And so he begins with a miniature pear tree, occupied by one plump partridge, delivered Christmas Day. Annaple is charmed. The next day, an ornate, gilded cage housing two cooing turtledoves arrives and, surprisingly, another potted pear with partridge. As Francis’ gifts become more elaborate and more embarrassingly conspicuous, Annaple’s brothers and sister fear their plan has gone seriously awry!

Such a funny story that also incorporates real and fanciful traditions for keeping each of the twelve days. Illustrated by Shirley Hughes in black ink drawings. Ages 8 and up.

Winter Holiday, written and illustrated by Arthur Ransome
originally published in 1933; paperback 2014 by David Govine; 336 pages

Winter Holiday is the fourth book and one of my favorites in the Swallows and Amazons series. It does help if you’ve met the Walker and Blackett kids in the first book, but you can read this one as a stand-alone and fare decently well I think.

It’s winter school break and these great friends are together again in the Lake District, hoping against hope for an unusually great freeze to ice over the whole lake and accommodate their epic Arctic expedition plans. Stir in a couple of new friends, sneaky adventures by moonlight, Nansen’s Fram, astronomers, mumps, and ice sledges racing across the lake at untenable speeds…and you’ve got the makings for excellent adventures, near disaster, and a fabulous, lengthy read-aloud for ages 7 and up.

The Vanderbeekers of 141st Street, by Karina Yan Glaser
published in 2017 by Houghton Mifflin Harcourt; 293 pages

The Vanderbeeker family — Mom, Dad, five children, three pets — fill their Harlem brownstone with liveliness and love. So much liveliness! Too much, it appears, for their reclusive, curmudgeonly landlord living on the top floor has given notice he’ll not be renewing their lease. They’ve got to move out, and right at Christmastime, too.

Unable to fathom living in a different home and neighborhood, the five children set out to change their landlord’s mind. Kill him with kindness, so to speak. Some of their ideas are good, some definitely not-so-good, yet as the few days before Christmas tick by, none of their plans go as intended. Instead, they only make things worse. What is curdling the heart of that landlord anyway? And how can they win him over?

This is a contemporary story with a lovely glow of old-fashioned, big family, warmth. In addition, it features a biracial family, a needed bit of diversity in the canon of children’s Christmas literature. If you like the Penderwicks, or even some older books like Elizabeth Enright’s Melendy family series, you’ll love this, with at least one sequel promised. Ages 9 and up.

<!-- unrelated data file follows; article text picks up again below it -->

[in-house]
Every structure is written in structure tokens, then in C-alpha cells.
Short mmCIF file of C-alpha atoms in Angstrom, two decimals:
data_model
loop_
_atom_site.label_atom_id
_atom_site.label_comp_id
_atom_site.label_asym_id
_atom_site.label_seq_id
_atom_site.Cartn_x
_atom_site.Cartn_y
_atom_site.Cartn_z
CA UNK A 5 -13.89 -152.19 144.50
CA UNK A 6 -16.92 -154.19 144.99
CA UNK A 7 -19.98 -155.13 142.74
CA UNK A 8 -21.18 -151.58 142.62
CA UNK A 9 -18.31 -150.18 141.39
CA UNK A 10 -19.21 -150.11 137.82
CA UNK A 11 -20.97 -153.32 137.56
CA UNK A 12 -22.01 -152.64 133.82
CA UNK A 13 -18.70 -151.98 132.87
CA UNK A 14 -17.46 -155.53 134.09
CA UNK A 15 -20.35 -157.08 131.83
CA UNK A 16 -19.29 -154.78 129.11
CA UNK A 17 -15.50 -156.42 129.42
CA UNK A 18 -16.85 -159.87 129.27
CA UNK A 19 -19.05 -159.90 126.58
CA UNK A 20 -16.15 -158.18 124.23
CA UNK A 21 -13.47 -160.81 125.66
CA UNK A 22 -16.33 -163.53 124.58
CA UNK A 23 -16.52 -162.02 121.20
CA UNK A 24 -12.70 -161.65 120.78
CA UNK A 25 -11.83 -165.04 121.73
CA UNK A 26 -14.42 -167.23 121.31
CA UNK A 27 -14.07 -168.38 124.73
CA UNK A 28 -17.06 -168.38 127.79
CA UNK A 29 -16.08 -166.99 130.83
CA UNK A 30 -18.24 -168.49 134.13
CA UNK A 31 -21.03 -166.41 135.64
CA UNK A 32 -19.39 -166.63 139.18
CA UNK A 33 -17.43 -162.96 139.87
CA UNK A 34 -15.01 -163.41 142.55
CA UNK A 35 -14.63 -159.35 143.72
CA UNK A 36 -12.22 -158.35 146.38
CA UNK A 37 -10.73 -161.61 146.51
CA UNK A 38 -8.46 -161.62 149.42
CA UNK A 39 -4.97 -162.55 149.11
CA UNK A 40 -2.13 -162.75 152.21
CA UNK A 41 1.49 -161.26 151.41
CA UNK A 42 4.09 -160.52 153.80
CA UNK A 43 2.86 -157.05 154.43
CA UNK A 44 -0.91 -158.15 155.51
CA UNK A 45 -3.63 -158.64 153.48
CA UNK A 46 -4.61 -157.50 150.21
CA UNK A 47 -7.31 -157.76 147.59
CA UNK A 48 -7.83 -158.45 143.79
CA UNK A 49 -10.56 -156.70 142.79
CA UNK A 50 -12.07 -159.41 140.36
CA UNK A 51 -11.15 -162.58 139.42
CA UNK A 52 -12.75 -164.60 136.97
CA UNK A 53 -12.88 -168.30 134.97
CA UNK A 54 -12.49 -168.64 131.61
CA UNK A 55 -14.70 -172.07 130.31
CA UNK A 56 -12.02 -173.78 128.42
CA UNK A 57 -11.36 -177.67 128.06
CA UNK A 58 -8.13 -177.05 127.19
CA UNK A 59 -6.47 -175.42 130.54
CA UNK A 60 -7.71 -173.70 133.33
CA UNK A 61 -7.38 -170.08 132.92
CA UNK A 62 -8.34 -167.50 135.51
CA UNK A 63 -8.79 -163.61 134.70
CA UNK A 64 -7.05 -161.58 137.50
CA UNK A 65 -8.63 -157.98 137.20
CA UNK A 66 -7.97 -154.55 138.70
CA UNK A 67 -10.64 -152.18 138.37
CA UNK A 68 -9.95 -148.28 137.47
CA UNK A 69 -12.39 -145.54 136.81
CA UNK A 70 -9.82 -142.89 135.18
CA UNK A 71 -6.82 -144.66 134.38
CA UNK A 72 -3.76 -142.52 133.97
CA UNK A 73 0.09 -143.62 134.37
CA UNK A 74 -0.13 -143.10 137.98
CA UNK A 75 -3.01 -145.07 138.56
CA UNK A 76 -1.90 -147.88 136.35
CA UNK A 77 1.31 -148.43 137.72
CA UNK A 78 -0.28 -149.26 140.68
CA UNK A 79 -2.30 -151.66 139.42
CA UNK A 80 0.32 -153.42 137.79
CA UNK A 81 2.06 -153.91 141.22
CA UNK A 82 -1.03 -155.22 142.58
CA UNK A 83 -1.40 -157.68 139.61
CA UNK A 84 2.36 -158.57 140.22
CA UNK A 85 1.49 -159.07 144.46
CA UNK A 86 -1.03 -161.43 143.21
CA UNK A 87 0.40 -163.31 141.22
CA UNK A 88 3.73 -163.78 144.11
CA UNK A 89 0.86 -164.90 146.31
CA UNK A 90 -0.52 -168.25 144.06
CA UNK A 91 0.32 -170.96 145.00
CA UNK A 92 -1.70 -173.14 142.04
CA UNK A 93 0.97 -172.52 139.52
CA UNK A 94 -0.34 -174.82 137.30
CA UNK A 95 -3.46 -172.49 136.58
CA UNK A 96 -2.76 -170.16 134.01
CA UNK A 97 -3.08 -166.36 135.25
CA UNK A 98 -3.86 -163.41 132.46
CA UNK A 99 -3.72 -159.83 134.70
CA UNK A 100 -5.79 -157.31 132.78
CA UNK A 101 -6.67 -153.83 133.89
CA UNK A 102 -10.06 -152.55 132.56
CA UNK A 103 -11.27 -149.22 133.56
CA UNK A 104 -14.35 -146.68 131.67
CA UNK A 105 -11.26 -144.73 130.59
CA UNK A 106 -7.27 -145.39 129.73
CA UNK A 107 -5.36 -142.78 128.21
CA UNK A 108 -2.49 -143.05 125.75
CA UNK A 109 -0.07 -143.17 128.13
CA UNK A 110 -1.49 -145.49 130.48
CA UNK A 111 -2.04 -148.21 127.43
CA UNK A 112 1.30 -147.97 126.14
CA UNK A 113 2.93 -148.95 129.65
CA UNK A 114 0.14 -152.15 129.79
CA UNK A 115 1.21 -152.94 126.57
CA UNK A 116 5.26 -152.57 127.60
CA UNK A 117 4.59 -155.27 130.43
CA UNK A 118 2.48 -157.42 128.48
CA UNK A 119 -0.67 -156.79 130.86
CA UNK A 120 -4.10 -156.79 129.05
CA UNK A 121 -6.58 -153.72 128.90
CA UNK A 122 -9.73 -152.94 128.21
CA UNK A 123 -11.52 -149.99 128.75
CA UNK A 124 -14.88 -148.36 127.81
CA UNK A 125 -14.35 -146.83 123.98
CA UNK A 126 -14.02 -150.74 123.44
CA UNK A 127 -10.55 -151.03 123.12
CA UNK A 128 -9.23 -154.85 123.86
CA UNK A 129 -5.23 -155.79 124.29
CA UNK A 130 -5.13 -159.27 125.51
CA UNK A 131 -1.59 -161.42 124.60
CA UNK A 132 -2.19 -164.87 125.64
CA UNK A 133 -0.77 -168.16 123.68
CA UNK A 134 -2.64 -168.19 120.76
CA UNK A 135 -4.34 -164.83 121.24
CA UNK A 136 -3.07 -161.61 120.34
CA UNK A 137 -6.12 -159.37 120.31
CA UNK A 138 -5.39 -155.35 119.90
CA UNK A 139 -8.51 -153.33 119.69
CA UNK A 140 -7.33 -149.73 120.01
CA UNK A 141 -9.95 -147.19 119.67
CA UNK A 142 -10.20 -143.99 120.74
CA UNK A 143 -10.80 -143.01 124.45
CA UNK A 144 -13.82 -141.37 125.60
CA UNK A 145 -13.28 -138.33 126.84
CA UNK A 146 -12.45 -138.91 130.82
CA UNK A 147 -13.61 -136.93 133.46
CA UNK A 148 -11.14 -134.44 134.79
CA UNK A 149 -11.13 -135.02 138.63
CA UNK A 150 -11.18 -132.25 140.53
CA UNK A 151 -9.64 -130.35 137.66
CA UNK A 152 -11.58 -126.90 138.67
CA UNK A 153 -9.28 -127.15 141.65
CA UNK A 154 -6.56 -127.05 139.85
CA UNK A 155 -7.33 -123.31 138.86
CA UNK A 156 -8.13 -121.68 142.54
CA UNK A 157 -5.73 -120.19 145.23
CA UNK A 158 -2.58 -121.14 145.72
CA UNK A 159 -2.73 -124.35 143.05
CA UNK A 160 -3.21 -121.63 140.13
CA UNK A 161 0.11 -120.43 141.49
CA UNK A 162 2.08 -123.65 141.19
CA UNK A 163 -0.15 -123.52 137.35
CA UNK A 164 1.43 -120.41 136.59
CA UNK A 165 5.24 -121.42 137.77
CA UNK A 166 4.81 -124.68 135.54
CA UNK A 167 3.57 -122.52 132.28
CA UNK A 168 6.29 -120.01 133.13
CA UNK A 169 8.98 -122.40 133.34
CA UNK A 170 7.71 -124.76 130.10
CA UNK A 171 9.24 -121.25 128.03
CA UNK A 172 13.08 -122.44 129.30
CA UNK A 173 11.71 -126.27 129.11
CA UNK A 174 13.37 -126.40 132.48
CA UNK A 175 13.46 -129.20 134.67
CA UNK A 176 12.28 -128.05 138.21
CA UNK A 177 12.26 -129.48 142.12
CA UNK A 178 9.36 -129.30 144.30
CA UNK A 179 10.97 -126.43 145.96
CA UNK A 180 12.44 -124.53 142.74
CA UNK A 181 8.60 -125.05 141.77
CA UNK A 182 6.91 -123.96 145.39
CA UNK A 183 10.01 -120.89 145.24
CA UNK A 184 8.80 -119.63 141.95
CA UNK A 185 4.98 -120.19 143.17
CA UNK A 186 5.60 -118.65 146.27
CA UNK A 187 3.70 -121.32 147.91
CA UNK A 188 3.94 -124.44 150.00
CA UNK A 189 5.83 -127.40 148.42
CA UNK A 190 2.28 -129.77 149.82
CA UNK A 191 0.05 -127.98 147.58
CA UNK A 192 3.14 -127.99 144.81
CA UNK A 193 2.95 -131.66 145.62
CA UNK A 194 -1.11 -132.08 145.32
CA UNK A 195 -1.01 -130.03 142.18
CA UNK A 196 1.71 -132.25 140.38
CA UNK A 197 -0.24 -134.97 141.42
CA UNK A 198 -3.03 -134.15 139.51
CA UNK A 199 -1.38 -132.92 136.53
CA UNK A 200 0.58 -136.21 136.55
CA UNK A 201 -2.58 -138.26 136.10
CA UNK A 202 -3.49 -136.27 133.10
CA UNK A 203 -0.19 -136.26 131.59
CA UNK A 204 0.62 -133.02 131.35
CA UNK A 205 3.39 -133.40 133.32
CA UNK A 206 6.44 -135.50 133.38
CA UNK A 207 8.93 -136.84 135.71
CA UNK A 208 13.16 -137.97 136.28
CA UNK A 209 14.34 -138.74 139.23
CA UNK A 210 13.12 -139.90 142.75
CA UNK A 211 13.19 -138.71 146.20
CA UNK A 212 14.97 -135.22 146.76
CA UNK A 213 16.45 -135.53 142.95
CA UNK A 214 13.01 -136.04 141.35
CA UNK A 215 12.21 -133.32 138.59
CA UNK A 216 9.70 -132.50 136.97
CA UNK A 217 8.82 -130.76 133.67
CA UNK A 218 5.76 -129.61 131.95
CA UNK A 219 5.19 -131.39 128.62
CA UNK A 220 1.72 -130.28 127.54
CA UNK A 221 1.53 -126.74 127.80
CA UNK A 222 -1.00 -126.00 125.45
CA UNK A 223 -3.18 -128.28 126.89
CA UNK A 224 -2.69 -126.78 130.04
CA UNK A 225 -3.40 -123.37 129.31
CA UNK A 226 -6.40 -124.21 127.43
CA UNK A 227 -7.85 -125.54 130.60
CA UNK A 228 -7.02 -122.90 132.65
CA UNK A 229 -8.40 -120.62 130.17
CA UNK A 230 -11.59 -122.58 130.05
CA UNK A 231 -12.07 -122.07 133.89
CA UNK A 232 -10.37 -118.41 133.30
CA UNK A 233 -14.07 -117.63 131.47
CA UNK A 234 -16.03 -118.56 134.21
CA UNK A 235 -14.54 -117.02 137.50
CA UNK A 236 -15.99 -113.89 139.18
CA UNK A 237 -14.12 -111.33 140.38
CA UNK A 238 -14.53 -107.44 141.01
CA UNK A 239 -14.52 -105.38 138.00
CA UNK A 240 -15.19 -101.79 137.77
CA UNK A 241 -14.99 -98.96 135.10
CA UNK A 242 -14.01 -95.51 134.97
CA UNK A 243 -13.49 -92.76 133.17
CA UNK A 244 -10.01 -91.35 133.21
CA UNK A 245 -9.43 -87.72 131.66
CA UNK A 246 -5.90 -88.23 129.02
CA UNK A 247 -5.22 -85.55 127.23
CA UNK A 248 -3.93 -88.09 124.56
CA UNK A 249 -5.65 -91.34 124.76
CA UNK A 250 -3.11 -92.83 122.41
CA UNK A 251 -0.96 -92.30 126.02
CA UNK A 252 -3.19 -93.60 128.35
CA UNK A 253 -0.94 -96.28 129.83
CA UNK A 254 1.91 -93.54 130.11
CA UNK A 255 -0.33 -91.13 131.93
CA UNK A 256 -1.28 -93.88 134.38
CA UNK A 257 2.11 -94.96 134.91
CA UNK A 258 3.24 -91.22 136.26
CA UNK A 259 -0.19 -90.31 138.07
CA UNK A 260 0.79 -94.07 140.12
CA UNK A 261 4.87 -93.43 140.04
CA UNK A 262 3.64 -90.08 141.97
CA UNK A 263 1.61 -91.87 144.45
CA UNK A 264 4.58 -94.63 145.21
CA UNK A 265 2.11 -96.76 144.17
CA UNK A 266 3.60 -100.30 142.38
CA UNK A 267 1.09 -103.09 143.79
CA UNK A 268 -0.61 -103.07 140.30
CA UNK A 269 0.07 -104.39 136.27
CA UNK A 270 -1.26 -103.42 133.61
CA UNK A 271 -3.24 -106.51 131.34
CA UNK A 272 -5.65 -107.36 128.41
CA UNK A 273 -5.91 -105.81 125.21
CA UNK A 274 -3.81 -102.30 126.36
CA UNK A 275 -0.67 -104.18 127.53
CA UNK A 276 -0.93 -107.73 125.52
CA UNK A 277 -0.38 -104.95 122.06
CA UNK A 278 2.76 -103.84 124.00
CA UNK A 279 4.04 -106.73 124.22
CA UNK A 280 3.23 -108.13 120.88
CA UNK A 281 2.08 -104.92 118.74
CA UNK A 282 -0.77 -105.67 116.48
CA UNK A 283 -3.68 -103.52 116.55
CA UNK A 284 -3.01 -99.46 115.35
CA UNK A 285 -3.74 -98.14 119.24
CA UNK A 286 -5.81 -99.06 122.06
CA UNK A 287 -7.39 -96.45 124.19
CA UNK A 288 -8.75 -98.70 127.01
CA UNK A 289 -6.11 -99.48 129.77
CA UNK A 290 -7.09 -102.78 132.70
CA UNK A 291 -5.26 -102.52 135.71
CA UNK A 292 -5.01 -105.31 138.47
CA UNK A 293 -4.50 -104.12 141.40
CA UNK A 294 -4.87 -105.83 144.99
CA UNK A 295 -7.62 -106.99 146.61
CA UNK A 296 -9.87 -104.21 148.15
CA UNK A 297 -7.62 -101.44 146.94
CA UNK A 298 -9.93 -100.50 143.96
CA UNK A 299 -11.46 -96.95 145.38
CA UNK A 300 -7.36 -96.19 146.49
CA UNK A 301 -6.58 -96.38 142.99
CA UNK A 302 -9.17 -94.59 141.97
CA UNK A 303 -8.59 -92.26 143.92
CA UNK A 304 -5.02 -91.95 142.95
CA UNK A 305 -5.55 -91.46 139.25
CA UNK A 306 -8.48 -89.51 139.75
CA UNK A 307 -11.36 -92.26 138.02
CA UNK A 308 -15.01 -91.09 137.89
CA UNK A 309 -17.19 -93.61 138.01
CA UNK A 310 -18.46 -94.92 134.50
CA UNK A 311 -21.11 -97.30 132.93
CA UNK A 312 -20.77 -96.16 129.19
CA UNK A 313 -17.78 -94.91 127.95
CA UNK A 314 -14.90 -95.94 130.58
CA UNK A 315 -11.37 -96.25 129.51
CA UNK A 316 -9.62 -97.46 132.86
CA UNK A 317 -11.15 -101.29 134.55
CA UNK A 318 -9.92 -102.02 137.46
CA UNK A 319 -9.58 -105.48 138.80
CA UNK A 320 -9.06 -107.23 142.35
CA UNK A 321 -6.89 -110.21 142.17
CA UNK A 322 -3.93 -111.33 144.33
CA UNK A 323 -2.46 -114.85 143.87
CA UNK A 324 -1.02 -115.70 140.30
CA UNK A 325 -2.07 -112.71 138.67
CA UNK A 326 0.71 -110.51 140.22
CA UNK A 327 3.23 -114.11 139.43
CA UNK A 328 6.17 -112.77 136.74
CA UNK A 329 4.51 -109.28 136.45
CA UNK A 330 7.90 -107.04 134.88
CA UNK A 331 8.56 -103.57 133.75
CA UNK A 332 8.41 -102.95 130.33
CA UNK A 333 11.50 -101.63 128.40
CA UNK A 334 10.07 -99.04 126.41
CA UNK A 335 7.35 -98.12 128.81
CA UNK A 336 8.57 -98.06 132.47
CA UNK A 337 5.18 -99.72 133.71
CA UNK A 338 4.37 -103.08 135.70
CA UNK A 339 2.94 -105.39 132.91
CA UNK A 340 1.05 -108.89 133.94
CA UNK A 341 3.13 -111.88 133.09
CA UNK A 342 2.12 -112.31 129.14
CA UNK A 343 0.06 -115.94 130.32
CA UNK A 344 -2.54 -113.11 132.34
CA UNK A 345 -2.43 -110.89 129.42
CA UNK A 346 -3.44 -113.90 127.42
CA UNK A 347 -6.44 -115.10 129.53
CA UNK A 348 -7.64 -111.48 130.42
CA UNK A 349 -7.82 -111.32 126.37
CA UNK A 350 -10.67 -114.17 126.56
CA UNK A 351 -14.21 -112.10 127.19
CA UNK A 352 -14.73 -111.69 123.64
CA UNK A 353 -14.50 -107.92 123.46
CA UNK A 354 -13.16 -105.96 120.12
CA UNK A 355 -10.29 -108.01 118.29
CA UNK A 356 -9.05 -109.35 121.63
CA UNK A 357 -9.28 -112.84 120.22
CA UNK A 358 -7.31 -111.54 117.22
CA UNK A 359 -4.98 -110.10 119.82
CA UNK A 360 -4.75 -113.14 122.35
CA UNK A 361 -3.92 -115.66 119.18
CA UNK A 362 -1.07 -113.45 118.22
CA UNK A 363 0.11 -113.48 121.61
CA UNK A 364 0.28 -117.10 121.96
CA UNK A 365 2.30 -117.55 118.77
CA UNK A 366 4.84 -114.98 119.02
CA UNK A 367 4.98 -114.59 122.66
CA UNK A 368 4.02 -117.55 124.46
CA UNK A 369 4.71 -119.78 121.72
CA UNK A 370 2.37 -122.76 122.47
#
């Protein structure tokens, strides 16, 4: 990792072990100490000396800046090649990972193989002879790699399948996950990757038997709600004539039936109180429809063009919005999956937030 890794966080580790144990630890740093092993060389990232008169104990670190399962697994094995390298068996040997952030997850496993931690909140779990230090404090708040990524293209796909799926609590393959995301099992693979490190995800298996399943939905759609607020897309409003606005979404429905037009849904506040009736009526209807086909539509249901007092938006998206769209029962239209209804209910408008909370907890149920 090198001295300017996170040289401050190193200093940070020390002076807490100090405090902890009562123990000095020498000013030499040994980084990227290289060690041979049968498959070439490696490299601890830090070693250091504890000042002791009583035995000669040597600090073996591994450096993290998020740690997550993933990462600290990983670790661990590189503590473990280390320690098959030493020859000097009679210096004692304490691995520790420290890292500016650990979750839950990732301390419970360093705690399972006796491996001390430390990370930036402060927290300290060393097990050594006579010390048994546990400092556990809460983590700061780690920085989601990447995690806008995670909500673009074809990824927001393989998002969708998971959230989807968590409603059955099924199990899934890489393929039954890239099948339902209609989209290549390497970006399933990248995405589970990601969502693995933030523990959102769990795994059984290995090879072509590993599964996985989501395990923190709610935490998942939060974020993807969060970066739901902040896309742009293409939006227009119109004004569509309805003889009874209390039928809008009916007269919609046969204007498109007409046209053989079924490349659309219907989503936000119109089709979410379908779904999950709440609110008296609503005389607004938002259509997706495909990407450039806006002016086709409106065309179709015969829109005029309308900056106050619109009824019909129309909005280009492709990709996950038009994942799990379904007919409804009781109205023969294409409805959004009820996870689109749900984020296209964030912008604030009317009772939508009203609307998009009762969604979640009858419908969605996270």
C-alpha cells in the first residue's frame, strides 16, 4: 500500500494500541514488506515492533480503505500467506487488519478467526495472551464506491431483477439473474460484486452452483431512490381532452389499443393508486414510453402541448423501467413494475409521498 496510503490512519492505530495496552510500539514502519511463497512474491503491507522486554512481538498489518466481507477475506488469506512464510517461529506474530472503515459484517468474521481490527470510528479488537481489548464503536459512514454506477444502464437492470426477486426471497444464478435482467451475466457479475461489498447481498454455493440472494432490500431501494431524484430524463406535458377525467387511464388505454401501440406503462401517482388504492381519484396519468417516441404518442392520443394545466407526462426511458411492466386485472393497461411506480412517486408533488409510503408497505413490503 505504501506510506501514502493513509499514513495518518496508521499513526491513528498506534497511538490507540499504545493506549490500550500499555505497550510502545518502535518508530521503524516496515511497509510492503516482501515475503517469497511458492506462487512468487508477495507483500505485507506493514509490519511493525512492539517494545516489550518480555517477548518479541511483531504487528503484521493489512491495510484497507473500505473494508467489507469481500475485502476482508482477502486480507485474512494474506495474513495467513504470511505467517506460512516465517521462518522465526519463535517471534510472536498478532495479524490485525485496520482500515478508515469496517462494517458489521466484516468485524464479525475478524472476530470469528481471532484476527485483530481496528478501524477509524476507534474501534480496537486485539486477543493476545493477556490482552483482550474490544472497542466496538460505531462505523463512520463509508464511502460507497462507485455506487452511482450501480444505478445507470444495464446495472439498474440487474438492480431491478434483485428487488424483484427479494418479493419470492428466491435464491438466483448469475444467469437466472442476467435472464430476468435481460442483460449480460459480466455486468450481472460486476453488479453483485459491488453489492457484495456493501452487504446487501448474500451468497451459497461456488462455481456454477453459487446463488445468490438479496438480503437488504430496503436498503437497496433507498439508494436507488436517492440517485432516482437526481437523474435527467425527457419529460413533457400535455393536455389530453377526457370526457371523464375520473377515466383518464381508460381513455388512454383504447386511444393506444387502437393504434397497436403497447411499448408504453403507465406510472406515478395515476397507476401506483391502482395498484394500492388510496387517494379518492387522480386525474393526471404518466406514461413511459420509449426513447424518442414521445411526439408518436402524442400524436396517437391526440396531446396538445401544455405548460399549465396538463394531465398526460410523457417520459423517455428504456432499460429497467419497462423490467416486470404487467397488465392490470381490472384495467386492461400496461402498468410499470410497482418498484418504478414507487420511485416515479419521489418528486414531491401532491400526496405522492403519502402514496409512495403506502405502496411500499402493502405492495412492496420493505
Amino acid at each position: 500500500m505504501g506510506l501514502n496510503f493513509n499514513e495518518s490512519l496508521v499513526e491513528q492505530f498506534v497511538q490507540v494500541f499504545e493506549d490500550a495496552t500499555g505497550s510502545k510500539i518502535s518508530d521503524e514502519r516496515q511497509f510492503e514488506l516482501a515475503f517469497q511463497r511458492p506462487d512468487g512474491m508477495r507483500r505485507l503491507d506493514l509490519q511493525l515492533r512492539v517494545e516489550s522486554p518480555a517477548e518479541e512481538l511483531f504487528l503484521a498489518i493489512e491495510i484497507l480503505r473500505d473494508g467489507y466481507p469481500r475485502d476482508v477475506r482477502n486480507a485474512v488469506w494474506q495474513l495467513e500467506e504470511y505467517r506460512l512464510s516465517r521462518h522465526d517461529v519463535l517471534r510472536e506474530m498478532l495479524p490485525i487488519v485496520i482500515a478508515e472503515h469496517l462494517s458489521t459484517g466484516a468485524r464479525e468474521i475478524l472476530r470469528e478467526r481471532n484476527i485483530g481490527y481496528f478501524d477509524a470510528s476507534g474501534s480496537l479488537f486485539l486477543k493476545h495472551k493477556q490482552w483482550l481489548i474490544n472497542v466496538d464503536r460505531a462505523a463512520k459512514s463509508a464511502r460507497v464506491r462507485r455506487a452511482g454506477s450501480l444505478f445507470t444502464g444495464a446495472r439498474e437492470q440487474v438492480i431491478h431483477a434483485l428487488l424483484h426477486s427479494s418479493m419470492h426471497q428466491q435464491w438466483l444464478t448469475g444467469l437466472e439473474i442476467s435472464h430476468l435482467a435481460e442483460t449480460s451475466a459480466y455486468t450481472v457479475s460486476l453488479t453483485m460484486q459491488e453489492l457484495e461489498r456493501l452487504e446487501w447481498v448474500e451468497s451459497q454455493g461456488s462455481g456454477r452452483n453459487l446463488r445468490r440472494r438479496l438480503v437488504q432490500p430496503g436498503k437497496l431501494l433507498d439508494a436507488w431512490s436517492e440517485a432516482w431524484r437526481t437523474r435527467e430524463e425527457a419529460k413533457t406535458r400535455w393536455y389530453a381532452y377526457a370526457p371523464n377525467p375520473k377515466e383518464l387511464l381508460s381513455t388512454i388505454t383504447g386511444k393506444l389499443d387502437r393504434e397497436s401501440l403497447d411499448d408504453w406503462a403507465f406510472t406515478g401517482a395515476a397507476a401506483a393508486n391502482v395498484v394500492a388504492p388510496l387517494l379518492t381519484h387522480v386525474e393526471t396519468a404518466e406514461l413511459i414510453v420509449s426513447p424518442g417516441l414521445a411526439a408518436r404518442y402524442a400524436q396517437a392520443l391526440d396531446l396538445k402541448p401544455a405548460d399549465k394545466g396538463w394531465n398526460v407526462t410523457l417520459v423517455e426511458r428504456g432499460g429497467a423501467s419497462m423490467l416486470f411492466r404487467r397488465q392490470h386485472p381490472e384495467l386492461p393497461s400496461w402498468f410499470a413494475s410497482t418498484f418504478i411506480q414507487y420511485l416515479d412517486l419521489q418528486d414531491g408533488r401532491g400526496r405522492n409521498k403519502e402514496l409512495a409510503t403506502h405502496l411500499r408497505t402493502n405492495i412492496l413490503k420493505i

The Coat Hanger Christmas Tree, written by Eleanor Estes, illustrated by Susanne Suba
published in 1973 by Atheneum; 75 pages

Here’s another out-of-print title and quite an unusual story. It takes place in Brooklyn when ethnic neighborhoods each held their distinct personalities, and features a young girl named Marianna, her older brother, and her deeply unhappy mother.

If that doesn’t sound like the recipe for a Christmas story, you’re right — this is not your average Christmas story. Marianna’s mom doesn’t really permit Christmas to enter their home. No Christmas trees, is the rule. But Marianna longs for a tree and this story witnesses her determination to change her mother’s mind.

Eleanor Estes was a wondrous story teller. Her books about the Pye family and the Moffats glow with warmth. This story, on the other hand, allows her to explore the longings of children in more difficult circumstances, the bonds they forge with one another, and the hidden wounds some parents carry. It’s thought-provoking and deeply satisfying for the right audience. You can read more in my longer review here. Ages 9 and up.

The Greenglass House, written by Kate Milford, illustrated by Jaime Zollars
published in 2016 by HMH Books for Young Readers; 400 pages

Finally, this longest read, a mystery adventure with a gothic twist that won some hefty awards last year.

It’s Christmas break. Milo and his parents sigh with happy relief as they look forward to a period of no guests in their rambling old Greenglass Inn. Perched as it is atop a precipitous cliff, just getting there in the midst of the current blizzard is nigh unto impossible, so they believe, until one by one an odd assortment of folk land on their doorstep fairly bursting with dusky secrets and… there goes Christmas.

Adding to Milo’s discomfiture at giving up his holiday is a mysterious map one of the guests seems to have dropped which Milo would very much like to puzzle out. And a series of thefts. And the cook’s daughter who annoyingly shows up and insists Milo join her in a role-playing game to solve these baffling events — not Milo’s normal cup of tea. And the Inn’s history as a haven for smugglers. And before you know it, we’re entangled in a fantastical, dangerous, adventure!

Running throughout the story is Milo’s unease as an adopted child who dearly loves his parents but yearns to know his birth parents as well. As you can tell, while this book is set during Christmas, it has very little actually to do with Christmas. Nonetheless, for older listeners who may want to enter a more sinister world together by candlelight, it could make a good, lengthy holiday read-aloud. Ages 10 and up.

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Searching for just the right gift for an adult on your list?